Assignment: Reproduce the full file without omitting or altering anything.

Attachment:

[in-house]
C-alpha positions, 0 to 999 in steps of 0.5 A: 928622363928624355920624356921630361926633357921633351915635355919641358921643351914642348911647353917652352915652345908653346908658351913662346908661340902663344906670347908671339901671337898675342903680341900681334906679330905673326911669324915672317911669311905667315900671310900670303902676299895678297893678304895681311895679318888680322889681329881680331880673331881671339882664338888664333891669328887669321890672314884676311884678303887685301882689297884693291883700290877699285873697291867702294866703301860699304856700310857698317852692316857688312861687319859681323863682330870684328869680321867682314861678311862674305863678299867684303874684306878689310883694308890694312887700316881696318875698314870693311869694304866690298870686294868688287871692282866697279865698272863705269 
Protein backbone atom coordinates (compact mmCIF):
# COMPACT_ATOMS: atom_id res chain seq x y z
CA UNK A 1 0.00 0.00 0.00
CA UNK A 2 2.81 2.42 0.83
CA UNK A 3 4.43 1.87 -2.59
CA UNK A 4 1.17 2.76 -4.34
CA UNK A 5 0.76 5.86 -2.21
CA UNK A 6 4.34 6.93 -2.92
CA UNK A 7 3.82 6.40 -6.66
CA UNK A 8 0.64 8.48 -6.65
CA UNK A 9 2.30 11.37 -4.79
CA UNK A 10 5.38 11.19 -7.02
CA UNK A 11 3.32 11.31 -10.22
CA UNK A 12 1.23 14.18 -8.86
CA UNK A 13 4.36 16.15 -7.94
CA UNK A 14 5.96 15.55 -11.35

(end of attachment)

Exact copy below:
[in-house]
C-alpha positions, 0 to 999 in steps of 0.5 A: 928622363928624355920624356921630361926633357921633351915635355919641358921643351914642348911647353917652352915652345908653346908658351913662346908661340902663344906670347908671339901671337898675342903680341900681334906679330905673326911669324915672317911669311905667315900671310900670303902676299895678297893678304895681311895679318888680322889681329881680331880673331881671339882664338888664333891669328887669321890672314884676311884678303887685301882689297884693291883700290877699285873697291867702294866703301860699304856700310857698317852692316857688312861687319859681323863682330870684328869680321867682314861678311862674305863678299867684303874684306878689310883694308890694312887700316881696318875698314870693311869694304866690298870686294868688287871692282866697279865698272863705269 
Protein backbone atom coordinates (compact mmCIF):
# COMPACT_ATOMS: atom_id res chain seq x y z
CA UNK A 1 0.00 0.00 0.00
CA UNK A 2 2.81 2.42 0.83
CA UNK A 3 4.43 1.87 -2.59
CA UNK A 4 1.17 2.76 -4.34
CA UNK A 5 0.76 5.86 -2.21
CA UNK A 6 4.34 6.93 -2.92
CA UNK A 7 3.82 6.40 -6.66
CA UNK A 8 0.64 8.48 -6.65
CA UNK A 9 2.30 11.37 -4.79
CA UNK A 10 5.38 11.19 -7.02
CA UNK A 11 3.32 11.31 -10.22
CA UNK A 12 1.23 14.18 -8.86
CA UNK A 13 4.36 16.15 -7.94
CA UNK A 14 5.96 15.55 -11.35